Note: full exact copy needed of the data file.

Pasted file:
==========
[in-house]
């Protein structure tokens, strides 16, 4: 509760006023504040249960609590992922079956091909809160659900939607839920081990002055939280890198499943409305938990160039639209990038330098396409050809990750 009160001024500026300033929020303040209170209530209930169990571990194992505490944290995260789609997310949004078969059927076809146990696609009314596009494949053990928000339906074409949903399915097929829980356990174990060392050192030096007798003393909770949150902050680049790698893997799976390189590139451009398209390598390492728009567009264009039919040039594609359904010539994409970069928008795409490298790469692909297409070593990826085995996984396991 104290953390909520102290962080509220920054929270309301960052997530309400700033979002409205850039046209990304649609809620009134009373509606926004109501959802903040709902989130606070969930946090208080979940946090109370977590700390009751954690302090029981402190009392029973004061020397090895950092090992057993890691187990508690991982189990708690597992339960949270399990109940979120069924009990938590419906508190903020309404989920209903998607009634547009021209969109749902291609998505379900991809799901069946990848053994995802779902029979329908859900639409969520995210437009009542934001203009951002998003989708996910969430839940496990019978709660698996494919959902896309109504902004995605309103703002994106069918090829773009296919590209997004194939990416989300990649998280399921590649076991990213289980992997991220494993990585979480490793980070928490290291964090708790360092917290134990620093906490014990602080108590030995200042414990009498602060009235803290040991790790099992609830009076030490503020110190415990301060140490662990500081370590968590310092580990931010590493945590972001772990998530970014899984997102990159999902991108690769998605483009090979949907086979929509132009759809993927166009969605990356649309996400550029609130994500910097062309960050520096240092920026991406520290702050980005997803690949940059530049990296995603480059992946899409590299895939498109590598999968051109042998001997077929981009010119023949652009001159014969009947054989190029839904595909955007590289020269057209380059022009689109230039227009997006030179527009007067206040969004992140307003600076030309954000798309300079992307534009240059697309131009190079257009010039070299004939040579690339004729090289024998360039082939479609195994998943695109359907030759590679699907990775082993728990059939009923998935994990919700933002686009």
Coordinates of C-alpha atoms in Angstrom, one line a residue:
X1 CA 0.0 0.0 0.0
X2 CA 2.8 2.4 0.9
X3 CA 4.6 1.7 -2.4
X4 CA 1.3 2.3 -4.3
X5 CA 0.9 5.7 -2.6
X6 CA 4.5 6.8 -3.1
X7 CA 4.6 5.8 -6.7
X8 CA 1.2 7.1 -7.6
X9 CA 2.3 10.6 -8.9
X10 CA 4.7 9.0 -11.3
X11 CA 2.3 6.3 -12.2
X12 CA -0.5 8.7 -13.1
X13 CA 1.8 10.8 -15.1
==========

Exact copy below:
[in-house]
């Protein structure tokens, strides 16, 4: 509760006023504040249960609590992922079956091909809160659900939607839920081990002055939280890198499943409305938990160039639209990038330098396409050809990750 009160001024500026300033929020303040209170209530209930169990571990194992505490944290995260789609997310949004078969059927076809146990696609009314596009494949053990928000339906074409949903399915097929829980356990174990060392050192030096007798003393909770949150902050680049790698893997799976390189590139451009398209390598390492728009567009264009039919040039594609359904010539994409970069928008795409490298790469692909297409070593990826085995996984396991 104290953390909520102290962080509220920054929270309301960052997530309400700033979002409205850039046209990304649609809620009134009373509606926004109501959802903040709902989130606070969930946090208080979940946090109370977590700390009751954690302090029981402190009392029973004061020397090895950092090992057993890691187990508690991982189990708690597992339960949270399990109940979120069924009990938590419906508190903020309404989920209903998607009634547009021209969109749902291609998505379900991809799901069946990848053994995802779902029979329908859900639409969520995210437009009542934001203009951002998003989708996910969430839940496990019978709660698996494919959902896309109504902004995605309103703002994106069918090829773009296919590209997004194939990416989300990649998280399921590649076991990213289980992997991220494993990585979480490793980070928490290291964090708790360092917290134990620093906490014990602080108590030995200042414990009498602060009235803290040991790790099992609830009076030490503020110190415990301060140490662990500081370590968590310092580990931010590493945590972001772990998530970014899984997102990159999902991108690769998605483009090979949907086979929509132009759809993927166009969605990356649309996400550029609130994500910097062309960050520096240092920026991406520290702050980005997803690949940059530049990296995603480059992946899409590299895939498109590598999968051109042998001997077929981009010119023949652009001159014969009947054989190029839904595909955007590289020269057209380059022009689109230039227009997006030179527009007067206040969004992140307003600076030309954000798309300079992307534009240059697309131009190079257009010039070299004939040579690339004729090289024998360039082939479609195994998943695109359907030759590679699907990775082993728990059939009923998935994990919700933002686009």
Coordinates of C-alpha atoms in Angstrom, one line a residue:
X1 CA 0.0 0.0 0.0
X2 CA 2.8 2.4 0.9
X3 CA 4.6 1.7 -2.4
X4 CA 1.3 2.3 -4.3
X5 CA 0.9 5.7 -2.6
X6 CA 4.5 6.8 -3.1
X7 CA 4.6 5.8 -6.7
X8 CA 1.2 7.1 -7.6
X9 CA 2.3 10.6 -8.9
X10 CA 4.7 9.0 -11.3
X11 CA 2.3 6.3 -12.2
X12 CA -0.5 8.7 -13.1
X13 CA 1.8 10.8 -15.1